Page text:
If you have any friend who loves to take macro photos, I bet he or she would have a macro set that uses a speedlight/flashgun. And your friend would probably tell you to invest in a good set of flashes too.
Now, the question today is: Are DSLR built-in flashes or dedicated flashguns really that important in taking up-close shots?
A flash source (be it from the DSLR’s built-in flash, or from a dedicated flashgun) is pretty much essential to get good and sharp shots in Macro Photography. This is because natural light sources are usually insufficient to produce such quality photographs.
If you can recall from an earlier article (How To Shoot Macro For Beginners), handshakes are enhanced when you are shooting at a high magnification. As a result, the Shutter Speed (SS) needs to be increased to avoid this, and also movements caused by the wind. Of course, in order to ensure proper exposure of your photo, you will need to increase ISO at the same time as well. When external light sources are insufficient (which they usually are apart from noon time when the sun is high up), increasing ISO values just wouldn’t cut it because the higher the ISO sensitivity, the more noises (poor image quality) you are going to get in your resulting photo.
Photos taken at high ISO values (say more than ISO1600 in today’s DSLR) will suffer from noises, leading to loss of details and clarity. This is not good when it comes to Macro Photography (though not that significant in other genres of photography) since we often crop photos (Learn more about post-processing and cropping HERE). The deterioration in image quality is especially evident in extreme up-close shots where you want viewers to be able to look at the sophisticated details of your subject.
This is where a flash source would be of great benefit:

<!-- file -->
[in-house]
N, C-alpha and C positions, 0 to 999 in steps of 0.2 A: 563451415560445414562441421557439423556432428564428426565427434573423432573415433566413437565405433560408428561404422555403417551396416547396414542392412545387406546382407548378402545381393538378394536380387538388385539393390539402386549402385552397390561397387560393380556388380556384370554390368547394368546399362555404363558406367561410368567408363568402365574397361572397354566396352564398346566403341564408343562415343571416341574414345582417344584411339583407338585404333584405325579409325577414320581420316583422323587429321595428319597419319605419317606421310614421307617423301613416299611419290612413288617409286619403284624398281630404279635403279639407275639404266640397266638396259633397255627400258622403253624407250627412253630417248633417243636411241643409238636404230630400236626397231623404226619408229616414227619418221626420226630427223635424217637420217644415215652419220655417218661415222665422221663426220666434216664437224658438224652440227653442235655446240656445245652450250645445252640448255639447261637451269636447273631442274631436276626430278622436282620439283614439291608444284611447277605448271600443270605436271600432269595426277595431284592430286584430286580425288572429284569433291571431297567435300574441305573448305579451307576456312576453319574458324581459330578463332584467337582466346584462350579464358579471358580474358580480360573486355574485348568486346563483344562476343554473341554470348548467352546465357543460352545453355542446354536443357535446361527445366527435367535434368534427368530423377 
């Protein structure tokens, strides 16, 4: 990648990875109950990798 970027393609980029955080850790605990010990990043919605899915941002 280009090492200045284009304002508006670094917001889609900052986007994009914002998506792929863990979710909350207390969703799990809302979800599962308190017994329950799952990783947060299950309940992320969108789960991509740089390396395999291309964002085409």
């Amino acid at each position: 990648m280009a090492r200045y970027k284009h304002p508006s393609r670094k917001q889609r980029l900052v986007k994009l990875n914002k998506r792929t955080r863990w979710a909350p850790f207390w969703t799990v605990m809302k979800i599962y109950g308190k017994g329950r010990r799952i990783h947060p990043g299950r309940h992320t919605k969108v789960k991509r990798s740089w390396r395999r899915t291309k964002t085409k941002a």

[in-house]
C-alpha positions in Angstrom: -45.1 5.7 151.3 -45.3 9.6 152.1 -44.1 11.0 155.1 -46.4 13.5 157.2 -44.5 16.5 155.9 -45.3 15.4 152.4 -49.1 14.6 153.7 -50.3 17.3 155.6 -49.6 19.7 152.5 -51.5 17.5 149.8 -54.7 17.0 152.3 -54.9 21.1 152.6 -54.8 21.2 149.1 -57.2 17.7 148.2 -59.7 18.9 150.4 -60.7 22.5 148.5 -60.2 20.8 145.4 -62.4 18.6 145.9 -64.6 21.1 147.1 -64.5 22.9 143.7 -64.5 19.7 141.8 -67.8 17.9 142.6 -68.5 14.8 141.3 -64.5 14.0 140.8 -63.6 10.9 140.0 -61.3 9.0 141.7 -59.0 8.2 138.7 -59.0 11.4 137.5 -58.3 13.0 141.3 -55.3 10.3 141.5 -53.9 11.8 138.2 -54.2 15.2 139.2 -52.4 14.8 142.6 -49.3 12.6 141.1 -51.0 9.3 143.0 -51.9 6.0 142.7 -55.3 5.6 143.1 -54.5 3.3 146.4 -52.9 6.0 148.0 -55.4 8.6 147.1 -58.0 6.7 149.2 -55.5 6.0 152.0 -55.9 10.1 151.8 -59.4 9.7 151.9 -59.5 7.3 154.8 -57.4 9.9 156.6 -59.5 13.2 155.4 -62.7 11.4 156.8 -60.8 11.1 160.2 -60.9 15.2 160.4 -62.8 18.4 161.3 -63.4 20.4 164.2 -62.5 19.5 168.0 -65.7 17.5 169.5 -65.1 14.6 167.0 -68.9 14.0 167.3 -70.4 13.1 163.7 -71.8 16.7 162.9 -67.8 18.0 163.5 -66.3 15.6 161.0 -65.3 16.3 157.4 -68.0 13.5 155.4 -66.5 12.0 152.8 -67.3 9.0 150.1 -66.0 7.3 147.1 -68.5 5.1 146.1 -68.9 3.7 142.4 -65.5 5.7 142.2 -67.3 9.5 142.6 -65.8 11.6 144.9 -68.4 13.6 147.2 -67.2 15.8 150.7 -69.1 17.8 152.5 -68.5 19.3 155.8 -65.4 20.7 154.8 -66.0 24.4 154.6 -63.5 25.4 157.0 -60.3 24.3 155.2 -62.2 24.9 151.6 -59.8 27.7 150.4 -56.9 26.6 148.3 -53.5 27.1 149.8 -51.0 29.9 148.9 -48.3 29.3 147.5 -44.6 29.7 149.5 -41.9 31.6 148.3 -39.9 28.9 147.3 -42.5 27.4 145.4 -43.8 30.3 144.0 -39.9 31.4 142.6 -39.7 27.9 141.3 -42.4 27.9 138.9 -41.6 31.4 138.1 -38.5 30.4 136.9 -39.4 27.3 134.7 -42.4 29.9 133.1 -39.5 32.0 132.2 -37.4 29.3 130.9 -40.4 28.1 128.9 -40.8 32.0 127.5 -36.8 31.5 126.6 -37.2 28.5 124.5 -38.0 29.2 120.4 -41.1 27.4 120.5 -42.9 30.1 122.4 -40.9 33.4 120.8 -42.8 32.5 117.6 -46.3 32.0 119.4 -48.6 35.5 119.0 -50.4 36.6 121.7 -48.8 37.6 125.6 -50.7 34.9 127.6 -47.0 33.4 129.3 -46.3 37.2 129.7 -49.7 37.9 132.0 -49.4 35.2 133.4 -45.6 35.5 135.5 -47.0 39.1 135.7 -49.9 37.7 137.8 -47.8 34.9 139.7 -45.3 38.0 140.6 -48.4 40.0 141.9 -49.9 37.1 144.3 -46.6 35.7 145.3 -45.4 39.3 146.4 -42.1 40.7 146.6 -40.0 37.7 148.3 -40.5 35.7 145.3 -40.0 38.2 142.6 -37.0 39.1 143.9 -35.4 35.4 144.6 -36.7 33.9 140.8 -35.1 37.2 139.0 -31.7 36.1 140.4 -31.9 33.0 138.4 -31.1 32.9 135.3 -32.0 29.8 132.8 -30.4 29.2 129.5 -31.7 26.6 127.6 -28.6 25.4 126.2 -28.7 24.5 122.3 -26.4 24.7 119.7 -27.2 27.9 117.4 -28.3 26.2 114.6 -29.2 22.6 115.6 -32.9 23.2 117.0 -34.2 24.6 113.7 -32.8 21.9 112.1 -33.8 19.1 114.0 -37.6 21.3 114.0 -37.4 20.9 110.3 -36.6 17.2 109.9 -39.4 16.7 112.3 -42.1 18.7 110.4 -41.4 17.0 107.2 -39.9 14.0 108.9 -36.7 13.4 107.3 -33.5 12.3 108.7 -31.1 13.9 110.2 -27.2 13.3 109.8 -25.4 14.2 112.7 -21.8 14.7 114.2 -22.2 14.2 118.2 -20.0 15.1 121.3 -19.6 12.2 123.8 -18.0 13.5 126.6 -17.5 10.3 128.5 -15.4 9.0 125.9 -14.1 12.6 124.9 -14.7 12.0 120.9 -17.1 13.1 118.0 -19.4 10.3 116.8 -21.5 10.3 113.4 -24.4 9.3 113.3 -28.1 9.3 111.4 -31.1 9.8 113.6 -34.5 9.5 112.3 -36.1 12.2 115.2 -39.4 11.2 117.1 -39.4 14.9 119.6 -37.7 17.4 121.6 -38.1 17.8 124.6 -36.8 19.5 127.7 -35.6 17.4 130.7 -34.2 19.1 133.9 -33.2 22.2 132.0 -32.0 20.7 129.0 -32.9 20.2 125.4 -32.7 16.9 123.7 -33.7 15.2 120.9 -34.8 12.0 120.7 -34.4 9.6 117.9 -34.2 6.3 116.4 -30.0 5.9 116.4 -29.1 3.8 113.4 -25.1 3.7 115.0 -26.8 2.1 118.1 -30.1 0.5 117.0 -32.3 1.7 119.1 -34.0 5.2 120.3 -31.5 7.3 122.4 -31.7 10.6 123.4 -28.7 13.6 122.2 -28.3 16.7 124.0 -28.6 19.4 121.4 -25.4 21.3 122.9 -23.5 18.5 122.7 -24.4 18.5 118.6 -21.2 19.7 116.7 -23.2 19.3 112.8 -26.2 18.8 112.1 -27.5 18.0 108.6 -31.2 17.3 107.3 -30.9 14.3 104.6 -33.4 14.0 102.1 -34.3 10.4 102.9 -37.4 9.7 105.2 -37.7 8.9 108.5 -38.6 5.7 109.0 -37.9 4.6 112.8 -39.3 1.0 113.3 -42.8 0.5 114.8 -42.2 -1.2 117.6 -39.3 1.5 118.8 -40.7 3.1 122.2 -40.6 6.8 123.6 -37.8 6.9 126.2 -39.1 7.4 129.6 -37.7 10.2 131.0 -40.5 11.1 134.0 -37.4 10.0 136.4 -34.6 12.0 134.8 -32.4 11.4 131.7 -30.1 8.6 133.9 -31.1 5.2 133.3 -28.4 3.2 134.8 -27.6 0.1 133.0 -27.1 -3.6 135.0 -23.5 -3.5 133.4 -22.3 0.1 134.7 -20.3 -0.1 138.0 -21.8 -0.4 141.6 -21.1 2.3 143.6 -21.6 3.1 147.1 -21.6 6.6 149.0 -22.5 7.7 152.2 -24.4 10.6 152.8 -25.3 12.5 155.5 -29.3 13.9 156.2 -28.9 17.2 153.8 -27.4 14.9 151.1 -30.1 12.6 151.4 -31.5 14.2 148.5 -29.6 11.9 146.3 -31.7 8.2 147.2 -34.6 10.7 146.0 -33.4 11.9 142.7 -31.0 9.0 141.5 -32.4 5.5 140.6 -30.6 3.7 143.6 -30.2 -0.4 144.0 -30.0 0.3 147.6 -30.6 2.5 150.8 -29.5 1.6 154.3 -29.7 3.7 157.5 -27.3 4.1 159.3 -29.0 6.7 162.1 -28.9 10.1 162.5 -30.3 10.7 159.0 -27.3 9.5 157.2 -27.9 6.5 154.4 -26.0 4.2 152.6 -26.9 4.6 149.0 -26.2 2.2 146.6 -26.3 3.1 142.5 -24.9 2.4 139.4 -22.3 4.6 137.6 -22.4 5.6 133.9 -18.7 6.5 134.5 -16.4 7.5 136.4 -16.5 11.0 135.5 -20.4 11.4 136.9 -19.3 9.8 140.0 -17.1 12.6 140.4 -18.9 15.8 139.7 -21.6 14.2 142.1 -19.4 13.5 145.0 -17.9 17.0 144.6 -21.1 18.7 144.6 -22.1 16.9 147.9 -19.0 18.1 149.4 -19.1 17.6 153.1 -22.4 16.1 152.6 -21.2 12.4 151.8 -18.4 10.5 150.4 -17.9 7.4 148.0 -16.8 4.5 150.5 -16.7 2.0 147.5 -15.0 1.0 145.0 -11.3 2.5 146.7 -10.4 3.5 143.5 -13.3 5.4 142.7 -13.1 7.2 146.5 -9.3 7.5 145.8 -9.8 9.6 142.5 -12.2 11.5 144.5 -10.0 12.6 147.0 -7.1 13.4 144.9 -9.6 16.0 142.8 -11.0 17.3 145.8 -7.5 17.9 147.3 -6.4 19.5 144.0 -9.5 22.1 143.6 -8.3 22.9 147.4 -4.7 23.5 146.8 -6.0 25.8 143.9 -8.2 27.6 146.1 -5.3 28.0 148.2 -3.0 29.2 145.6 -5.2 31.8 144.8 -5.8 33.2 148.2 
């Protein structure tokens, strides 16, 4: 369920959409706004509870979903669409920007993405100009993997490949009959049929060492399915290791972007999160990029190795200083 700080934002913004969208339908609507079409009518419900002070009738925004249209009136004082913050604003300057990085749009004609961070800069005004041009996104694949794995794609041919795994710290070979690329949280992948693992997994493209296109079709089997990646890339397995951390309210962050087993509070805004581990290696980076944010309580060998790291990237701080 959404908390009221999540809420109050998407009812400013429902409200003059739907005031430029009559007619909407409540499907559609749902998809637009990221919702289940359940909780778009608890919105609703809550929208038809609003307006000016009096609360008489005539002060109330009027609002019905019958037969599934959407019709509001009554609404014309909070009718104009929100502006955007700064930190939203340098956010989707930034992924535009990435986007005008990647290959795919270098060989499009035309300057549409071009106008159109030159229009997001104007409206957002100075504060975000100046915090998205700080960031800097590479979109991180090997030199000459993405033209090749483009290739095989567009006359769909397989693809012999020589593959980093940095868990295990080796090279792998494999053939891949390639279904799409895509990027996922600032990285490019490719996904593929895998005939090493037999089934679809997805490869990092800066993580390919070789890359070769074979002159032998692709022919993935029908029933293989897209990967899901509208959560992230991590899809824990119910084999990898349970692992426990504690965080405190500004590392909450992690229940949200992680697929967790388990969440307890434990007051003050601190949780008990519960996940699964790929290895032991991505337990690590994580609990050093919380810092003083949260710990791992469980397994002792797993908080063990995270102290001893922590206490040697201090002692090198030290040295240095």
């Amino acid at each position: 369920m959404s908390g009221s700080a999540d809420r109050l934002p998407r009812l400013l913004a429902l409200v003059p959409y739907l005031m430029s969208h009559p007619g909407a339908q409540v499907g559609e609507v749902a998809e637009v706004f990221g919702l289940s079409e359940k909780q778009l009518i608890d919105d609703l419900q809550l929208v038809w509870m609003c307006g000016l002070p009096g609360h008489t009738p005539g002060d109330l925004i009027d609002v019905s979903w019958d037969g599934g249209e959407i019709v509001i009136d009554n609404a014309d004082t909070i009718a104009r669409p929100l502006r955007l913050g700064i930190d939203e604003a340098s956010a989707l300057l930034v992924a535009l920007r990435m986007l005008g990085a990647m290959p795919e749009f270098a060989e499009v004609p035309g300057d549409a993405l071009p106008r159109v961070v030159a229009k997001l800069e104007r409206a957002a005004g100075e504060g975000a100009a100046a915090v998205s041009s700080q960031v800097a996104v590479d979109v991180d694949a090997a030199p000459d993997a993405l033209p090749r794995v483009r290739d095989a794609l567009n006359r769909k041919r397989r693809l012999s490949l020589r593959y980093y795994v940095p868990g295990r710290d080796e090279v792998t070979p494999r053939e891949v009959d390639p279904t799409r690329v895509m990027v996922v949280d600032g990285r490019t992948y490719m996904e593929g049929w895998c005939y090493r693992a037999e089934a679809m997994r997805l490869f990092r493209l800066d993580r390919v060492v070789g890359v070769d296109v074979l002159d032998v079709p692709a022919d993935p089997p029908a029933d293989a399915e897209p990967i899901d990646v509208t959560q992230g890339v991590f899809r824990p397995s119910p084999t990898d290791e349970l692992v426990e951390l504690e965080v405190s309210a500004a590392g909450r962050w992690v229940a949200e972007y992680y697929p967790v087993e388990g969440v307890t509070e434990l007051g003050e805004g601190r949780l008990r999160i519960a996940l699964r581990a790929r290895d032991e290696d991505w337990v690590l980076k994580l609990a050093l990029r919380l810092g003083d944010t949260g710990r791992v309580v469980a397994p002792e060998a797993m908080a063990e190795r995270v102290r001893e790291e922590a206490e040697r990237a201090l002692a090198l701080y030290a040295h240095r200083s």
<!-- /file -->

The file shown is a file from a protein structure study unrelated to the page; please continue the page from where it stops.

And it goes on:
- The moment’s flash of light provides enough light to take a shot even at low ISO values, retaining image details and quality.
- This short flash of light also “freezes” the moment (said to be a shutter speed equivalent of 1/2000 or faster) so that you no longer need to worry about handshakes and minor movements.
These two reasons alone are enough to entice macro photographers to use flashes, regardless of their macro gears utilized. As aforementioned, it is almost impossible to take an flash- equivalent level of macro photos using natural light, even with a tripod.
Alright! Now that you understand just how handy having a flash source is, perhaps it is time for you to try and learn a little bit about using one. Flash photography can be one of the toughest things to learn in normal photography- said to be 3x harder than learning how to shoot a DSLR manually, since you are now in control of two exposures instead of one. Nevertheless, the good news is that flash photography is not hard at all in Macro Photography, since its usage is pretty limited, as you will soon understand:
How to use a DSLR built-in flash for macro
Most beginners do not have an external flashgun since it is pricey and hard to use. That’s perfectly fine, since macro shots CAN be taken using the flash unit within the DSLR itself- one of the reasons why Macro Photography is cheap to learn 😀
To take macro photos using the built-in flash, just pop-up the flash, and switch your shooting mode to Manual (M). Please adjust your DSLR settings to:
- Aperture- fixed at F16
- Shutter Speed- fixed at 1/200-1/250 (value varies from model to model. This will be the maximum shutter speed you can shoot at with the flash ON)